Even Toyotas get stuck in the mud occasionally. I had to wait most of the day before another Toyota came by and towed me out.



Rob (RKC)

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A visiting American gold dredger bought a Toyota in Nth Queensland ... but he did not get as much use out of his as I did with mine!




As you can see it was destroyed by fire. The American dredger had an LPG fridge with an always-on  pilot light in the back under an enclosed canopy. Also under the canopy were 60 liter drums of fuel for his dredge. He had parked on a slight slope and fuel started leaking from an overfull drum. The fumes built up and the leak was ignited, somehow by the flames from the pilot light. We were all about 20 meters away from the truck when we first saw flames (small flames at first). The American and I ran over to the truck together to attempt to stop it spreading, but the American guy panicked and grabbed a 60 liter drum of fuel, and flames came straight out of the screw top of the drum like a flamethrower and I was hit on one side of my face by radiant heat. He was standing inches away from me but was not hit. We then retreated ... I headed straight into the river and dunked myself under the water to get some relief from the pain.


Once it took hold flames were shooting straight up 20 feet in the air, with drums and the truck tires exploding.


Everything on the truck was completely destroyed except for his gold which he had stowed under the drivers seat and which we managed to recover after it had cooled down. His dredge was in the river ... so that was something he did not lose. All he left there with was the dredge and the pair of shorts he had on (and his gold!). I headed straight to hospital (a good three or more hours drive) in pain all the way ... and only able to see out of one eye!. 







Rob (RKC)

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Somewhere (can't remember where) in North Queensland.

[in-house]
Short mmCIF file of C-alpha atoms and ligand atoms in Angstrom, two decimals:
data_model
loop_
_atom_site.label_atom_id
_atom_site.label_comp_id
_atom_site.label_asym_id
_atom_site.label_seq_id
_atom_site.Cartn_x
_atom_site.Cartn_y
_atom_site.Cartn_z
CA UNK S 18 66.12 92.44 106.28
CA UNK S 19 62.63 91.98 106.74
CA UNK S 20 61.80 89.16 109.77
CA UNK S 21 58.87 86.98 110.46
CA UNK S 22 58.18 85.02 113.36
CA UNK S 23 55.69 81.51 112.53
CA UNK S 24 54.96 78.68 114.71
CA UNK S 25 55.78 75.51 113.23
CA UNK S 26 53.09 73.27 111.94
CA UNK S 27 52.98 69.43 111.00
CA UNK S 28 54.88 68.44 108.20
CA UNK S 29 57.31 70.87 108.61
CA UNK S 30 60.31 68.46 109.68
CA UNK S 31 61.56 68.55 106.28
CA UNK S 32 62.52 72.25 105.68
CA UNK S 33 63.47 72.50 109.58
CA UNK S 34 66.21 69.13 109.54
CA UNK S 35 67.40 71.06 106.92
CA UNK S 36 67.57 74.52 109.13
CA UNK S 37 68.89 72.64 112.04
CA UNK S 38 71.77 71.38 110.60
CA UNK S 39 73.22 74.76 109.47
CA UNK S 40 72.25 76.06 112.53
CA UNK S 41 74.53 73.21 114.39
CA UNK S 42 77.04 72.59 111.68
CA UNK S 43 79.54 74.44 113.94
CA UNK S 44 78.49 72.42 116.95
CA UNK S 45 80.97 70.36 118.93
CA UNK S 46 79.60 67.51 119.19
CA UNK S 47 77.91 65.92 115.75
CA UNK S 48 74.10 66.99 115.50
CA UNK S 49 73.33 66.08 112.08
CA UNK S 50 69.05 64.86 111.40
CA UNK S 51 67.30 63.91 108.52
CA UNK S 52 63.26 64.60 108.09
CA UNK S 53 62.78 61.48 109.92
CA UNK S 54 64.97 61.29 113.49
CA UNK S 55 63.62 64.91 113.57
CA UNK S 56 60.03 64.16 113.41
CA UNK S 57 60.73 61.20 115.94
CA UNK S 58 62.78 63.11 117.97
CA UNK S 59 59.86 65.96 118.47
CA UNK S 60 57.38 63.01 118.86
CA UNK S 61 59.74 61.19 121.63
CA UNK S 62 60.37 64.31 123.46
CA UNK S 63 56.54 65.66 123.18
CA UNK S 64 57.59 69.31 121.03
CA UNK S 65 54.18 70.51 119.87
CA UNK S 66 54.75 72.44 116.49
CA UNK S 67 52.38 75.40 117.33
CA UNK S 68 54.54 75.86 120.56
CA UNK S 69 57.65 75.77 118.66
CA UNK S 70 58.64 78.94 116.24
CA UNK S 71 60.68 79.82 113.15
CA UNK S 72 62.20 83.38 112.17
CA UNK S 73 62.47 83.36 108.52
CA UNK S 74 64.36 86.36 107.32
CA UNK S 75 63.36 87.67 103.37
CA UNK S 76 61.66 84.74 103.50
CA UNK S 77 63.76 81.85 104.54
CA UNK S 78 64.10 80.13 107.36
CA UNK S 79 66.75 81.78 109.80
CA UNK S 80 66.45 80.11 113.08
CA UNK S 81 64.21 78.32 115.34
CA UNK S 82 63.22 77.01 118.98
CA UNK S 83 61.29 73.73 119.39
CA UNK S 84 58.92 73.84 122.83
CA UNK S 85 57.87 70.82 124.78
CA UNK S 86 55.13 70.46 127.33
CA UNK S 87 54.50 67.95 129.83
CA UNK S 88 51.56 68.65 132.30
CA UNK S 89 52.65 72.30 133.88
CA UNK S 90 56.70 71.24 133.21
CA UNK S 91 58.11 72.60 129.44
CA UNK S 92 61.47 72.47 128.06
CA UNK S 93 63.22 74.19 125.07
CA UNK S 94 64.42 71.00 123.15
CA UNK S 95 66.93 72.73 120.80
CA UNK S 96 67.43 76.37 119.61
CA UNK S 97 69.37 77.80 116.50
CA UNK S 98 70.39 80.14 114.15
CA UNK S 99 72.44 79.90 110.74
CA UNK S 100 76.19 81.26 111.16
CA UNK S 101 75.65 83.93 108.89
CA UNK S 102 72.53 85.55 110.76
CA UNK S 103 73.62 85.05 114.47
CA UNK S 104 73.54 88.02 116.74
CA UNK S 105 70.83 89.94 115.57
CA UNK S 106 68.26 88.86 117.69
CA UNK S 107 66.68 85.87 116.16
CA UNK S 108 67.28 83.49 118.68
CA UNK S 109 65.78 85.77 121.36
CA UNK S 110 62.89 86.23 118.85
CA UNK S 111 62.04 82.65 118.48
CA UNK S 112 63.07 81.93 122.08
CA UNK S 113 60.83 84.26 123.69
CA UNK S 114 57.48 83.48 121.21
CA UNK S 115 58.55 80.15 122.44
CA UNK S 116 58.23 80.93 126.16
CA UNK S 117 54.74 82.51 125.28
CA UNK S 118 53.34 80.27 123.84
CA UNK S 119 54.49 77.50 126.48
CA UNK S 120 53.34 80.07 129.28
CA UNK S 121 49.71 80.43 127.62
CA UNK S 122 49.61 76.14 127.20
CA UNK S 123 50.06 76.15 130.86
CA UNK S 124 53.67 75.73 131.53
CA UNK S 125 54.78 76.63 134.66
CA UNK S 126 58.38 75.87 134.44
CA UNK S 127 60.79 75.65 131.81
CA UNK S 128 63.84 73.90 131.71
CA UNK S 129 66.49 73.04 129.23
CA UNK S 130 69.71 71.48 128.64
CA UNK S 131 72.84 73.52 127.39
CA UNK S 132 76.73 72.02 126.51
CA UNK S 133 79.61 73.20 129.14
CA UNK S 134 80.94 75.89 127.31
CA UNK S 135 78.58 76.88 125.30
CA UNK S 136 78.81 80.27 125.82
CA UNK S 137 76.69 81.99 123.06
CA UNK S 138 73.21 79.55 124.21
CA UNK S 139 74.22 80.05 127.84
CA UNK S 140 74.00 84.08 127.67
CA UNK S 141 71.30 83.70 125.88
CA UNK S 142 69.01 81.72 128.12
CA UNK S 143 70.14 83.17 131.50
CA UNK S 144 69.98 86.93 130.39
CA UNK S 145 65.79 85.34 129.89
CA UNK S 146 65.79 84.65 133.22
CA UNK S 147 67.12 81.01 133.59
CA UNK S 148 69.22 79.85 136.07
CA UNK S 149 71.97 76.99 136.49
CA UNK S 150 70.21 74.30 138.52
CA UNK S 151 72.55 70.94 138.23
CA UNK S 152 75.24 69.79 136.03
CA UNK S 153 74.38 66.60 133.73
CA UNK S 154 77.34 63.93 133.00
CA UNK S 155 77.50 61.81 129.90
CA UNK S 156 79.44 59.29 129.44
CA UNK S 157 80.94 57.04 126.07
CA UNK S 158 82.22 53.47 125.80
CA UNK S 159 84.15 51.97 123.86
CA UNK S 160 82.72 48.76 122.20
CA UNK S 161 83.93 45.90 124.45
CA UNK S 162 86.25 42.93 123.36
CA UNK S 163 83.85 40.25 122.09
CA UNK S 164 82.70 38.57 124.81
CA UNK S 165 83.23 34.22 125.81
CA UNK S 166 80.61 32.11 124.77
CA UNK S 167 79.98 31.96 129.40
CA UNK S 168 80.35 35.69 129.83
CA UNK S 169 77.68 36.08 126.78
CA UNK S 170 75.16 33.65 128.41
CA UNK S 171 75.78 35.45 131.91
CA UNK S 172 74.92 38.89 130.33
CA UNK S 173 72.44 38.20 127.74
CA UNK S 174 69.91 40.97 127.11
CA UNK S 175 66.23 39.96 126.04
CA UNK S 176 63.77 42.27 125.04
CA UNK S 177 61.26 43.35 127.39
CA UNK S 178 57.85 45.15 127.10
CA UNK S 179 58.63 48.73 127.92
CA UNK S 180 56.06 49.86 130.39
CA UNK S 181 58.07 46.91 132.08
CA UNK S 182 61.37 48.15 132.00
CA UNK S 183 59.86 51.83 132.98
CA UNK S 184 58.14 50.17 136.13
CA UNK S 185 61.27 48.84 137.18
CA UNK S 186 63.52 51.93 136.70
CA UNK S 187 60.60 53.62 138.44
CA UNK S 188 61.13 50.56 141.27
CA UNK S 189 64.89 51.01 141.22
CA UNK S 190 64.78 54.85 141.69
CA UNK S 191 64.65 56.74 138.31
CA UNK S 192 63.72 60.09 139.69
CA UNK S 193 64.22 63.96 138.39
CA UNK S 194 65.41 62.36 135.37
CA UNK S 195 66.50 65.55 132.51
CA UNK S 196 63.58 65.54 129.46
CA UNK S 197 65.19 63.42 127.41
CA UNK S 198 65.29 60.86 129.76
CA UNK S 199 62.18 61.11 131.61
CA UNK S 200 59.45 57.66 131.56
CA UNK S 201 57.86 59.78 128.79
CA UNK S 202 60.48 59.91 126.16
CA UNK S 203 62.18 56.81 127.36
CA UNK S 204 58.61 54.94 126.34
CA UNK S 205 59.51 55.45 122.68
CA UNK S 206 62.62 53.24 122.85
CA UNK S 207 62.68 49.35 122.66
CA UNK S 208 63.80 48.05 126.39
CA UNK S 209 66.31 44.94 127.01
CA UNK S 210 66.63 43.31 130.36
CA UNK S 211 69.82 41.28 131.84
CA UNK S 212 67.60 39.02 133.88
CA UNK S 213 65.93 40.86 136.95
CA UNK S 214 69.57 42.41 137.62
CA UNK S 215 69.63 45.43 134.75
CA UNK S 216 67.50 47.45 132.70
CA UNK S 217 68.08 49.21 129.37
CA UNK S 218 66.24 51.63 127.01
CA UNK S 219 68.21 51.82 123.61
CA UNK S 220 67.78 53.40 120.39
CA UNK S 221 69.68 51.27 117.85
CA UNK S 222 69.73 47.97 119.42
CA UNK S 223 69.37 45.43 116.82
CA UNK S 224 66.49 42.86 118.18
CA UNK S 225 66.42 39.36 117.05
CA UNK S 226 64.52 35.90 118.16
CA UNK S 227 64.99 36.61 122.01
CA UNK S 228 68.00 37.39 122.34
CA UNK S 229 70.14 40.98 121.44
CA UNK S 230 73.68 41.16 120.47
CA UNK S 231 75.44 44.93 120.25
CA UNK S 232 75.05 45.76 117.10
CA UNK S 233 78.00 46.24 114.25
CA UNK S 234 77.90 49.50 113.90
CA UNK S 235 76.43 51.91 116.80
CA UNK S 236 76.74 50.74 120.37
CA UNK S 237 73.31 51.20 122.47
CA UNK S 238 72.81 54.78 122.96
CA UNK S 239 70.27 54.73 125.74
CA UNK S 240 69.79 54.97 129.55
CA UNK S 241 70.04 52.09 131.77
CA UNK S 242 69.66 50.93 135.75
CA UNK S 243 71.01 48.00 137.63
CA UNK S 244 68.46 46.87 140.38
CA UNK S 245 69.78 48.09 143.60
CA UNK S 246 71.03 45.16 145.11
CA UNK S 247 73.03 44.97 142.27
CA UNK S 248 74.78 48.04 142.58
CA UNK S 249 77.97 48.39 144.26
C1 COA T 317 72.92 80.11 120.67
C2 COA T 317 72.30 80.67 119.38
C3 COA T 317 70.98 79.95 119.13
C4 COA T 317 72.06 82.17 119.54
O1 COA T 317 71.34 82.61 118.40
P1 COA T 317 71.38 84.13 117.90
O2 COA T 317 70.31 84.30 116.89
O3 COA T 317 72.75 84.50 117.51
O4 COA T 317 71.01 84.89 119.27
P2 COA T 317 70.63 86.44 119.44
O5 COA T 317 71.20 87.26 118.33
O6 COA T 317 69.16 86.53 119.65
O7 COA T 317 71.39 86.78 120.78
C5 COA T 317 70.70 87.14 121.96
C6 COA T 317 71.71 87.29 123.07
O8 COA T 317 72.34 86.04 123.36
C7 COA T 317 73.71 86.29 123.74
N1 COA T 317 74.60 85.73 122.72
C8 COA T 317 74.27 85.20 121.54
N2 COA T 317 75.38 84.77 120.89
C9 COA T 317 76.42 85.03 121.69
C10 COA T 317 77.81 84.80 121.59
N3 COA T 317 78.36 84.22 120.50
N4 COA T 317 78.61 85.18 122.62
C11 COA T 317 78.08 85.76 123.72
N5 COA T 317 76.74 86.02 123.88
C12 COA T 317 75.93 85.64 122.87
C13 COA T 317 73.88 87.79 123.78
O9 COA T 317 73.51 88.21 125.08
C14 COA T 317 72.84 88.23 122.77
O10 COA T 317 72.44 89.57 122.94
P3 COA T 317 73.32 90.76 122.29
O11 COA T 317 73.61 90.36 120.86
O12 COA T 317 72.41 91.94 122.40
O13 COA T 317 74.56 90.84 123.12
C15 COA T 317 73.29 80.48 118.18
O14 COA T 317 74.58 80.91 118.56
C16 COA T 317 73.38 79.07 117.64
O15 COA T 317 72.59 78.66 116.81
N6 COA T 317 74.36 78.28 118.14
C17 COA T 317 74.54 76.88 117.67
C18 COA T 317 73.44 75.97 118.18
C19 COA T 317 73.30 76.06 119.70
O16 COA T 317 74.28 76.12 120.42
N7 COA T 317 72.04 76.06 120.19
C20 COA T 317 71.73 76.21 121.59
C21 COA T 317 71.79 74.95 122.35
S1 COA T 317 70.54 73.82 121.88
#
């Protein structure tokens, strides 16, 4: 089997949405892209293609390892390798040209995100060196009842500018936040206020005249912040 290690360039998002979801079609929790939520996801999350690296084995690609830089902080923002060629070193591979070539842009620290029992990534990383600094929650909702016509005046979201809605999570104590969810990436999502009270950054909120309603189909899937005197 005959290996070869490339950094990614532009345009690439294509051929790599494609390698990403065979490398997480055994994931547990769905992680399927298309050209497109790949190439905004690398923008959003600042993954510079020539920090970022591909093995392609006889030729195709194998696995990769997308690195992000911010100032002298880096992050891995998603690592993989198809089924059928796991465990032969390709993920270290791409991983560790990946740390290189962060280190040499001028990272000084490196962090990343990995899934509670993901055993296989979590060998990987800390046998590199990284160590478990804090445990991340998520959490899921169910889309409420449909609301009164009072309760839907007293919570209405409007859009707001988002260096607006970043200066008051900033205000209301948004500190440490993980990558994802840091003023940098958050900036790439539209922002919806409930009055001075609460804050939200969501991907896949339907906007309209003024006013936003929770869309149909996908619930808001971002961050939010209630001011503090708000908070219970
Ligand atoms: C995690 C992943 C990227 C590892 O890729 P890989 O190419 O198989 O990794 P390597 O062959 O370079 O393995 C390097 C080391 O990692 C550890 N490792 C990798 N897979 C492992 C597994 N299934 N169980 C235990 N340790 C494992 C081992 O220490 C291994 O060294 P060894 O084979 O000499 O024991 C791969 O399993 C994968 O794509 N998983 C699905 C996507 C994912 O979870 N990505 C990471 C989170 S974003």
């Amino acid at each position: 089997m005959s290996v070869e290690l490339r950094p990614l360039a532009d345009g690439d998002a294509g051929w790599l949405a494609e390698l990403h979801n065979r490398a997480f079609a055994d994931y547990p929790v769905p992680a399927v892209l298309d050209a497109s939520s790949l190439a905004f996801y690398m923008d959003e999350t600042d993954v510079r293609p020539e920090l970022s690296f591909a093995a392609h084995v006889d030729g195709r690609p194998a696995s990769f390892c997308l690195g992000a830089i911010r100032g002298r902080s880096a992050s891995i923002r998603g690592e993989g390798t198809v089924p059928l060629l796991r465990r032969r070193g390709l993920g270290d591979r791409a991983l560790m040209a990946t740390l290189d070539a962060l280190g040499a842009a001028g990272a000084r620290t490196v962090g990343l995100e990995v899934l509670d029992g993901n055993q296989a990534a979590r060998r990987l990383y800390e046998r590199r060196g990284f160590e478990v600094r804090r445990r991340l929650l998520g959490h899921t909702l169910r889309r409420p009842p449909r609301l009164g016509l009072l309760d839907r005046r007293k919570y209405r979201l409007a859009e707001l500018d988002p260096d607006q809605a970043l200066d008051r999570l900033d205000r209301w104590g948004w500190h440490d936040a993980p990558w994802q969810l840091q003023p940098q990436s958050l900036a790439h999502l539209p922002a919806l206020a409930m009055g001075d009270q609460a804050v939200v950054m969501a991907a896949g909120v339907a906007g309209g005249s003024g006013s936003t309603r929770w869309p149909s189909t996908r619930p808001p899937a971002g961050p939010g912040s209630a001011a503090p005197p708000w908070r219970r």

North Queensland ... heading south along the CREB track from Bloomfield (at the first creek crossing after leaving Bloomfield). What was then called the Bloomfield river mission is now known as Wujal Wujal.




Camp at Astronomer Gold Mine, Boonjie, North Queensland.


(ML6625 https://imagizer.imageshack.us/v2/4000x3000q50/901/nB3vTu.jpg

https://imagizer.imageshack.us/v2/978x653q90/537/crikOq.jpg )




Main tailrace at the Astronomer Mine, Boonjie, North Queensland.




Camp somewhere on Cape York Peninsula, North Queensland (I have no recollection of this camp at all).




Grass fire on Cape York, North Queensland.




River bed camp on Mitchell river, North Queensland.




About to cross the Mitchell river.




A prospecting trench dug by a mining company with a bulldozer on the Wenlock Goldfield. I went over all of the exposed ground in this trench with a detector but got nothing (not even any junk).



Rob (RKC)

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During the 1980's Toyota Hiluxes became more popular as people found they could go anywhere a Landcruiser could. 




A friend of mine used this ex-army forward control Land Rover in North Queensland. This truck was also used to cart dredges around in New Zealand in the early 1990's ( https://imagizer.imageshack.us/v2/723x533q90/540/x8ssek.jpg )




We eventually used this Argo to get us places even a Toyota could not go.




A mining camp on Cape York Peninsula. 




Another of my remote North Queensland bush camps.



Rob (RKC)

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Wow Rob what fantastic photos ! remember wishing I could get out there prospecting back then but I was married with kids & in the red big time :wacko:


How old were you in that photo ?


Jack .

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G'day Jack,


I'm not in any of the photos ... I was behind the camera taking the photos. The American passed away just recently in Hawaii, and myself, with the other guy in the photo, are still going strong chasing the yellow but in totally different countries. Both of us were chased out of Australia by the introduction of laws designed to end small scale mining.


The remote bush camp I have at present (in New Zealand) can't be driven to and is a tough one hour walk uphill from a road. And its magic to spend a few nights alone in the green hills of Godzone. My current camps are the exact opposite of the dry country of Nth Queensland where snakes would routinely come into the camps at night. The only wildlife that visits me in my NZ camps at night are fireflies that fly silently and eerily between the trees. 



Rob (RKC)

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I found a photo of myself on that fateful day that I did not realize I had. 




The American is the one with the beard! I don't know why I am smiling ... I should have been angry at him for nearly scaring my face for life. This must have been just before I headed off to hospital and my face was just starting to swell up. My treatment at Mareeba hospital was the application of a lot of a cream to the burn area on my swelling face. After leaving the hospital I walked down the main street of Mareeba  and small kids would scream upon seeing my swollen face with cream all over it as I must have looked like the elephant man.



Rob (RKC)